In late August 2017 I saw a long range forecast which looked like a big hurricane would be coming our way. At that time our Atlantic rowing boat was still in the British virgin islands where we had rowed almost a month before. There was no time to waste so later that night after clearing customs immigration I left with two friends for the Virgin Islands on our powerboat. We needed to retrieve the rowboat and tow it 200 miles back to Antigua before any threat of a hurricane. People in Nanny Cay Marina were already panicking. Somehow they knew that the island would be devastated in less than a week. We collected the boat and immediately turned around back towards Sint Maarten. At Bobbys Marina, Sir Bobby told us that despite all forecasts saying the storm would go north he was 100% certain it was coming to destroy Sint Martin in a few days. He was getting his companies and his associates ready for a mega hurricane. While we sat around the marina table st sunset drinking beers and talking about old wooden sloops, sailing and fishing, I was still sure the storm would miss the Caribbean. My crew, Shamel and Guilli were not too happy with Sir Bobby's confidence that a disaster was approaching. The next morning we left early towing the row boat back to Antigua. By the time we had completed those last 100 miles, the surge was starting to "roll" across Five Islands Harbour at the entrance to jolly harbour. I was a little frustrated to see that each day the computer models' forecast tracks had shifted further to the south. While still forecast to track north of our Leeward Islands, Hurricane Irma was now rapidly strengthening and getting too close for comfort even though three days away. Each forecast pulled her closer to us and by the next day I started to realize that because of the trip to collect the row boat, I'd be pressed for time in getting by boats and house prepared. It wasn't that it had crept up on me as I'd been watching the forecasts for a week but unlike Sir Bobby, I just placed too much confidence in the forecast tracks which all placed it pushing north of the islands. The marinas were full and I couldn't get space for all of our boats. We had to tie them down as best we could. Irma kept getting closer despite the forecasts and as the sun set before her arrival, I knew that if she didn't turn north and we got a direct hit, then my business and life as I knew it would be changed forever. I don't think I slept a wink and late in the night when the now category 5 storm finally moved a bit to the north I almost cried with relief. Up until that point I was telling my mom and other people close to me not to worry and that all the super computers were in agreement that IRMA would go north. I was faking my optimism and bravery just in an attempt to keep them calm. A few of them were panicking. The North turn was too close though as you can see from the screenshots I took. Barbuda was going to get hit hard. There was zero communication until late the next afternoon when my friend Greg took the PM and a camera crew to Barbuda in the helicopter. Upon his return we heard that over 90% of the homes had been damaged or totaled and that one young child had died. I knew that they would need water and food and organized a small team to go the next morning. Friends in jolly harbour supplied food and water. While that was being organized, i spoke to Carlo Falcone from Antigua Yacht Club and Marina who was also doing the same thing. He called me later in the night to say that the Coast Guard had told him that boats were not permitted to go. It was not 24 hours after the storm but we both knew that things would get desperate soon and decided to go anyway but to keep it quiet. My team left by 8 the next morning. It was still rough at that point, just 30 hours after the deadly hurricane had touched down in Barbuda. Greg, the chopper pilot had told me that the lagoon had been breached in several spots so I figured that we could go straight up to Codrington village. We were the first boat into the lagoon and the first to arrive at the fisheries dock. We didn't know what to expect and for safety we decided to drop me and another crew off so that we could speak to police or defence force guys first before we came to the dock with supplies. The coast guard had arrived at River Dock earlier that morning and had brought some polices and troops to setup base at the Japanese Fisheries plant. We got the boat onto the dock and offloaded. I was told that there was going to be a council organized meeting at the airport to discuss plans. I went and listened. People seemed to be in shock and unaware of how bad things could become. There was compete devastation all around and dead creatures big and small in the tangled mess. My Barbudan friends didn't want to leave but some did. We offered the council to take whoever wanted to and ended up taking the first Barbuda evacuees back with us. I think we took 16 people. On the dock before we left, the mother of the child that was killed came and told us her story. Heartbreaking! The trip back was an emotional one but those on board were happy to be going. Half way over we realized that some of them didn't have anywhere to go in Antigua. We ended up taking them into town where they were collected by the National Office of Disaster Services. Nico organized lodging for some. Coming back into jolly harbour and knowing that I could have a hot shower and get into my nice dry bed felt strange. Thinking about what we'd just seen and what was going to happen to them was overwhelming. That night we planned another trip the next morning to take more food, water and animal feed. We left early and by the time we arrived we found out that because there was another storm approaching, the government had ordered a mandatory evacuation. We had so many wanting a ride that we left half our crew there planning to do two trips at least and took an almost overloaded trip back to st Johns. In fact, I had to "make some noise" on the dock in Barbuda before we left as too many were pushing and attempting to get on board. 24 hours before we had a hard time convincing people to come with us as most seemed calm and prepared to stay. Amazing what can happen a few days after a disaster when reality kicks in together with the threat of another storm looming. By this time boats of every description were helping to evacuate and the Venezuelan military were also helping. There was still no communication and by the time we dropped them off and came back to Barbuda, the military and police had forced all to leave the village and go up the coast to the grassy strip where the Venezuelans were flying from. My crew that I left behind were forced to fly with them and while I tried to figure out where they were, the swells started to pick up at River Dock. We left two boats there and took off with the last few Barbudans that we could find.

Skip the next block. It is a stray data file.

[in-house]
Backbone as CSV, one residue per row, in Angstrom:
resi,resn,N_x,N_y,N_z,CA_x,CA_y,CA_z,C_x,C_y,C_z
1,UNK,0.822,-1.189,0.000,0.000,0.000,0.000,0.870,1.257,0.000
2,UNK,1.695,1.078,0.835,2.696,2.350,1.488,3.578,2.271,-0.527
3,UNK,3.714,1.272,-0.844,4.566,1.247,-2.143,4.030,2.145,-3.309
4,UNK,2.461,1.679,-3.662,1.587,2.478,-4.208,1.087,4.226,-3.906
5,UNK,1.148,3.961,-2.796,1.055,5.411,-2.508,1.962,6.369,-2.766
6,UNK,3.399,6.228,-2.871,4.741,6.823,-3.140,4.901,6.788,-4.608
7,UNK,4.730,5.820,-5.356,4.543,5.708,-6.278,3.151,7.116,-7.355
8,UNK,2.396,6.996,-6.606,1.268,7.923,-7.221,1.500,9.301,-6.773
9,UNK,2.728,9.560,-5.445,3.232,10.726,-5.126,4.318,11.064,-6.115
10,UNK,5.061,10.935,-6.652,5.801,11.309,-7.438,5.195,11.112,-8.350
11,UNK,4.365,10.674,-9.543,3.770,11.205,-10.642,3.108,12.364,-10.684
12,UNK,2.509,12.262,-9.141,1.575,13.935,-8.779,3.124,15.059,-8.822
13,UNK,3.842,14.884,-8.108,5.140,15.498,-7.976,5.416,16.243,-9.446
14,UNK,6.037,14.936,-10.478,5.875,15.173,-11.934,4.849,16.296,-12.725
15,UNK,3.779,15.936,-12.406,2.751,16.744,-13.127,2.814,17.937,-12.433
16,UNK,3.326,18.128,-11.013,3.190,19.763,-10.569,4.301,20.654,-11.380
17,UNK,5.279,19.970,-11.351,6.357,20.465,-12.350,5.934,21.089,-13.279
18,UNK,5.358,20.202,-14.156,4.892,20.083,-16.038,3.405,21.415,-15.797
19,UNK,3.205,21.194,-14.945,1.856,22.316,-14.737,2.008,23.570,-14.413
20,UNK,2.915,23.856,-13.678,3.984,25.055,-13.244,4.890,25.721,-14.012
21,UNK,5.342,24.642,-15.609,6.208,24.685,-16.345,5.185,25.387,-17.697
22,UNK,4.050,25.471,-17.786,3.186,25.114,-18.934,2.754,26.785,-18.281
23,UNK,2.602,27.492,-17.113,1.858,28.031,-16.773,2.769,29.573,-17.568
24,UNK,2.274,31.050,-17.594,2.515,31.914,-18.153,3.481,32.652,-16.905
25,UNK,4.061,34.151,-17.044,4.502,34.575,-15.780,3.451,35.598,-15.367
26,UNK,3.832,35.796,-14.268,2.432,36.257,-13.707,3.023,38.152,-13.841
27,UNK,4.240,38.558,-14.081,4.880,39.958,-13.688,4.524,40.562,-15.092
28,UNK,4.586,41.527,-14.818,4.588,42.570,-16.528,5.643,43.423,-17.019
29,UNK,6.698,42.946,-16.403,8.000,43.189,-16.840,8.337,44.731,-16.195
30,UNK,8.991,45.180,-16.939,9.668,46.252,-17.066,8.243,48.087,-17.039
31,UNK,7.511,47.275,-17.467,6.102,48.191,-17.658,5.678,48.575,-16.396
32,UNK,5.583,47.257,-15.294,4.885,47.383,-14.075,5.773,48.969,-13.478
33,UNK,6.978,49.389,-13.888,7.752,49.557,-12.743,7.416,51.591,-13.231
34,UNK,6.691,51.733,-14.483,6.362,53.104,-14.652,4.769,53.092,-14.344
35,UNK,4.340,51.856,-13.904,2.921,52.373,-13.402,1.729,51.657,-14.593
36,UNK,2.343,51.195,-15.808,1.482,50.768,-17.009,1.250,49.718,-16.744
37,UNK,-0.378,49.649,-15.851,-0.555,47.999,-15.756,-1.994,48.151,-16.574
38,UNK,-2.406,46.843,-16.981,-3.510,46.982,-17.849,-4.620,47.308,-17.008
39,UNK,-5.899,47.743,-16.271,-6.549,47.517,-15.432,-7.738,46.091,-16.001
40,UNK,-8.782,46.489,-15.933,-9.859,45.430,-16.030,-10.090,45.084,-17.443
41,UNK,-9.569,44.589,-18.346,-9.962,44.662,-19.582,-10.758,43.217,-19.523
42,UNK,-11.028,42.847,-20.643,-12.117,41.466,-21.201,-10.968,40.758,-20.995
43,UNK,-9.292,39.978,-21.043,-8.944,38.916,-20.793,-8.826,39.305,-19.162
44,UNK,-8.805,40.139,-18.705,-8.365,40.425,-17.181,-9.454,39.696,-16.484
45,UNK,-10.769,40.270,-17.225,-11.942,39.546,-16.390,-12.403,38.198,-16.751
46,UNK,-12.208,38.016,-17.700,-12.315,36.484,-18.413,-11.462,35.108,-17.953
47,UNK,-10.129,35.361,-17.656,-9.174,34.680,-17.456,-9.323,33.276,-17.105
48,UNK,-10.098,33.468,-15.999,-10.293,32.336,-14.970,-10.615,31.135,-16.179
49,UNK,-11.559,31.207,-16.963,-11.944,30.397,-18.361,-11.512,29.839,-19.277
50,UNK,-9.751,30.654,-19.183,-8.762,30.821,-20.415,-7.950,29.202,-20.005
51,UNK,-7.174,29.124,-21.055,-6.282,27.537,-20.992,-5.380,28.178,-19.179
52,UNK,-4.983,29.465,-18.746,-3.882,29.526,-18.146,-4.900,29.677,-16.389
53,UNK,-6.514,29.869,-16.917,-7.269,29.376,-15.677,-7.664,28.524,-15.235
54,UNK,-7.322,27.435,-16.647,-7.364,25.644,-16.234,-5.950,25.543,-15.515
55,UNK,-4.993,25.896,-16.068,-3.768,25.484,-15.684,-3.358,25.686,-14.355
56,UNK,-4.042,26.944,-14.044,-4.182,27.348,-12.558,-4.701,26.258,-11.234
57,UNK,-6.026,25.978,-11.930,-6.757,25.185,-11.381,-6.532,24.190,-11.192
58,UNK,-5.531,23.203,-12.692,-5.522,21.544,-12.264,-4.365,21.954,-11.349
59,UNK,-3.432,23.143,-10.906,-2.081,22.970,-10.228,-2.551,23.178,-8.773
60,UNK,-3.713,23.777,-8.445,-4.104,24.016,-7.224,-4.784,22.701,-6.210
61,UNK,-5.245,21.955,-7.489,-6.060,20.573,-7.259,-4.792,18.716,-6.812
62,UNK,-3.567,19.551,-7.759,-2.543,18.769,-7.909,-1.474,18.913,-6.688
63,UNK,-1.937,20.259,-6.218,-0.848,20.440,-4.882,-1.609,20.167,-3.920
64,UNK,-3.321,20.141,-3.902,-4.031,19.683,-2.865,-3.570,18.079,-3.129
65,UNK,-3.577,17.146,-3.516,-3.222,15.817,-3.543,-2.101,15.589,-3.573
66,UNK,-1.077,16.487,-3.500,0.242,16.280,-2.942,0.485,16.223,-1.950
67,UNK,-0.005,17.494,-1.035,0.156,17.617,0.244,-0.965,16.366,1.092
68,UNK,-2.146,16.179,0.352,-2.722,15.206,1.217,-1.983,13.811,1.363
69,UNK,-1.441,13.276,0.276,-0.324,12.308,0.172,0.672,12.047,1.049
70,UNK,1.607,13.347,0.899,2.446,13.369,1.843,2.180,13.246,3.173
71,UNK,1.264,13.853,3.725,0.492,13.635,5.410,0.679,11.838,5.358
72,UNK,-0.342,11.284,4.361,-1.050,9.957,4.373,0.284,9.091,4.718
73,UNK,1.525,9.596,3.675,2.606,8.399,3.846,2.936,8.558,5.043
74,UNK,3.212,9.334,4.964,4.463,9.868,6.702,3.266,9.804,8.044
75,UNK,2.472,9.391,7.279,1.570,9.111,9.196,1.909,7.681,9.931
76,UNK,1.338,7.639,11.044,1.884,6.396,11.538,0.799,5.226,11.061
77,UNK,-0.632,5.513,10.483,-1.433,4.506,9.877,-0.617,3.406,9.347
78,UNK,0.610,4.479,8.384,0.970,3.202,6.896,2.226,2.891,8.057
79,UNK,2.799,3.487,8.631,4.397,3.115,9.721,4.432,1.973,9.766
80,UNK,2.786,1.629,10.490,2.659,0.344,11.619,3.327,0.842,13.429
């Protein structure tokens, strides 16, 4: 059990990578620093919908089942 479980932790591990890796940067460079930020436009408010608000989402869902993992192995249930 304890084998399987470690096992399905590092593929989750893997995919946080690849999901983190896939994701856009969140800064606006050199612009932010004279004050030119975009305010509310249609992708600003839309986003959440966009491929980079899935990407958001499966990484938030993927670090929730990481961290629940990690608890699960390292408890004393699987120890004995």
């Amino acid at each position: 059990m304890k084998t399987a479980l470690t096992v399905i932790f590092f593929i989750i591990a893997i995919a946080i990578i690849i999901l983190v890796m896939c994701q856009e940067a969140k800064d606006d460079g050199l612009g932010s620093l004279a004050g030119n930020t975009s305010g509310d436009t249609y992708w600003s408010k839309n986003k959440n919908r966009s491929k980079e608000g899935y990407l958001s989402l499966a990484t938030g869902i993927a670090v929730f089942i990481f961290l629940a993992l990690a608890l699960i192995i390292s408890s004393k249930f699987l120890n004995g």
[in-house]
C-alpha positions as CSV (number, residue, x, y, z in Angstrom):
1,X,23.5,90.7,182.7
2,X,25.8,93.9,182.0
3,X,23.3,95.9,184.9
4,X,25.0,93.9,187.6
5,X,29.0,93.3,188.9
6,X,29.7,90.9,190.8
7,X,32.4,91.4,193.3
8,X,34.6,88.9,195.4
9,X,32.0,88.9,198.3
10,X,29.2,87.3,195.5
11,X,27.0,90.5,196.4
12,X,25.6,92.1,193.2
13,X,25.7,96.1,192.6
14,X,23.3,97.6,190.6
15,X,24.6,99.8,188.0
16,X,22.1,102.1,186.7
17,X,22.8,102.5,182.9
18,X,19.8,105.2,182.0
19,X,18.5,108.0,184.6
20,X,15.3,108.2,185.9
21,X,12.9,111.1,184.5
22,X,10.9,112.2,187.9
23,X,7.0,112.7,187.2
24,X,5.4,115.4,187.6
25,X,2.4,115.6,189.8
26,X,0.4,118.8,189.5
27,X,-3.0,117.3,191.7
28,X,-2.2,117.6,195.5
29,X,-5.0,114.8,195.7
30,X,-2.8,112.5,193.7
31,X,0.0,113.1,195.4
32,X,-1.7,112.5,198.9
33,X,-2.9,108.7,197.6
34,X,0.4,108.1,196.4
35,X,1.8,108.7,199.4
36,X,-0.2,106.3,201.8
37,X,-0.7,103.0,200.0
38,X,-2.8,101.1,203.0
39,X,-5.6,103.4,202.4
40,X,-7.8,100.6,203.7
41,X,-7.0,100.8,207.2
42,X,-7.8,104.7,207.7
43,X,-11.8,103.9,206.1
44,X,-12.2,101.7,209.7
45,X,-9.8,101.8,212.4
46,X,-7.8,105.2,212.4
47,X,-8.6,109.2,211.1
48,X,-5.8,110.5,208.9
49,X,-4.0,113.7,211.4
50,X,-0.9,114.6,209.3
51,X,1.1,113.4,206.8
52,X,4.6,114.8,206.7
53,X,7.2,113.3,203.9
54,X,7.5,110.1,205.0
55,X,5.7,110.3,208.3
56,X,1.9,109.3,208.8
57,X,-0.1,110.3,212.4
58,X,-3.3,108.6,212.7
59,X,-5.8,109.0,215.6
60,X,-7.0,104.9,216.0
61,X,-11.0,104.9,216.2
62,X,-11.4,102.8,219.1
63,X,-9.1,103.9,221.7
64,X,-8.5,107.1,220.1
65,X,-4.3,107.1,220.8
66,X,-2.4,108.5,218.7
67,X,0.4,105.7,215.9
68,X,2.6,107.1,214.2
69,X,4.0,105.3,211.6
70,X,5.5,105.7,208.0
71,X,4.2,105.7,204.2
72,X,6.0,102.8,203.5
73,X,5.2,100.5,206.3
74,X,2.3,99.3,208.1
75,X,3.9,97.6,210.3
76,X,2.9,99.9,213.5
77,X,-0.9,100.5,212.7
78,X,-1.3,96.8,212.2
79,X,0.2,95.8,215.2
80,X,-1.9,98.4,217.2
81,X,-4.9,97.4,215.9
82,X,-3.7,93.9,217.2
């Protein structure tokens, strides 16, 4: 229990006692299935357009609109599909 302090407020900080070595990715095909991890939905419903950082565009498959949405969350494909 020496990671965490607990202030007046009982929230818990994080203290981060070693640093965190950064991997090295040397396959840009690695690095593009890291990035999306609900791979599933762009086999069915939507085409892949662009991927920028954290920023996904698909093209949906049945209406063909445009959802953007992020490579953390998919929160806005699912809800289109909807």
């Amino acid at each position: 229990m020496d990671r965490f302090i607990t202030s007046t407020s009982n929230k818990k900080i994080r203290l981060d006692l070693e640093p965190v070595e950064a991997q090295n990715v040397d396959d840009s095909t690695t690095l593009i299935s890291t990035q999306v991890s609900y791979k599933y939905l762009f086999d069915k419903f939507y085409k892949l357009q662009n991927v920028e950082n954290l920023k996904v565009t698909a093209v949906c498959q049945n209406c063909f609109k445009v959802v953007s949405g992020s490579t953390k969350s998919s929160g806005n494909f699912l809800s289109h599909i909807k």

By the time Team Antigua Atlantic Rowers had to make our way to the Canary Islands to get ready for the start of the Talisker Whisky Atlantic Challenge (a 3000 mile rowing race back to Antigua), Nico, John, Scott and myself were happy for the distraction. The summer had been a stressful one.
Here's in this link are some photos my Google account saved. I'll show a few below the link too.